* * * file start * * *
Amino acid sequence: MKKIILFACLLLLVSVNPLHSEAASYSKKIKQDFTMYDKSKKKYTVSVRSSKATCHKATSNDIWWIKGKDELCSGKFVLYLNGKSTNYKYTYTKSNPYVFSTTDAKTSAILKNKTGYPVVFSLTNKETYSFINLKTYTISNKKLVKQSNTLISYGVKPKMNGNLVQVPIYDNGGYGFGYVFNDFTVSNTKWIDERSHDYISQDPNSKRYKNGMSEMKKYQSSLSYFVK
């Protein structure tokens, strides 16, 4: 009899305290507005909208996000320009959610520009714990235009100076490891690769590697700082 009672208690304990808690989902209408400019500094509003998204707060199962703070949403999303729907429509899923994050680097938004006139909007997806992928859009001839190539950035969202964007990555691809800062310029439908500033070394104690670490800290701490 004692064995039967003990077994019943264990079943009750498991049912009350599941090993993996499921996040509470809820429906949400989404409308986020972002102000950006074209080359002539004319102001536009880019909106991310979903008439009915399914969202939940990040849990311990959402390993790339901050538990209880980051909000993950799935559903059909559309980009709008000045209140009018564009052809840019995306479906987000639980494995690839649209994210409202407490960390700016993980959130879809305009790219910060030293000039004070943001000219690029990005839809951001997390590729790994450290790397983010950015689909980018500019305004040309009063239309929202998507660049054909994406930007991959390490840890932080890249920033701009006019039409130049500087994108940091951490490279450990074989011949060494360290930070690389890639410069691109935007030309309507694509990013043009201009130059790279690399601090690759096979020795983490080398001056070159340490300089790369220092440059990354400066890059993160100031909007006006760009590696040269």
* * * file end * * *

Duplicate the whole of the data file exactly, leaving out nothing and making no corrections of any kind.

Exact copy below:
Amino acid sequence: MKKIILFACLLLLVSVNPLHSEAASYSKKIKQDFTMYDKSKKKYTVSVRSSKATCHKATSNDIWWIKGKDELCSGKFVLYLNGKSTNYKYTYTKSNPYVFSTTDAKTSAILKNKTGYPVVFSLTNKETYSFINLKTYTISNKKLVKQSNTLISYGVKPKMNGNLVQVPIYDNGGYGFGYVFNDFTVSNTKWIDERSHDYISQDPNSKRYKNGMSEMKKYQSSLSYFVK
């Protein structure tokens, strides 16, 4: 009899305290507005909208996000320009959610520009714990235009100076490891690769590697700082 009672208690304990808690989902209408400019500094509003998204707060199962703070949403999303729907429509899923994050680097938004006139909007997806992928859009001839190539950035969202964007990555691809800062310029439908500033070394104690670490800290701490 004692064995039967003990077994019943264990079943009750498991049912009350599941090993993996499921996040509470809820429906949400989404409308986020972002102000950006074209080359002539004319102001536009880019909106991310979903008439009915399914969202939940990040849990311990959402390993790339901050538990209880980051909000993950799935559903059909559309980009709008000045209140009018564009052809840019995306479906987000639980494995690839649209994210409202407490960390700016993980959130879809305009790219910060030293000039004070943001000219690029990005839809951001997390590729790994450290790397983010950015689909980018500019305004040309009063239309929202998507660049054909994406930007991959390490840890932080890249920033701009006019039409130049500087994108940091951490490279450990074989011949060494360290930070690389890639410069691109935007030309309507694509990013043009201009130059790279690399601090690759096979020795983490080398001056070159340490300089790369220092440059990354400066890059993160100031909007006006760009590696040269």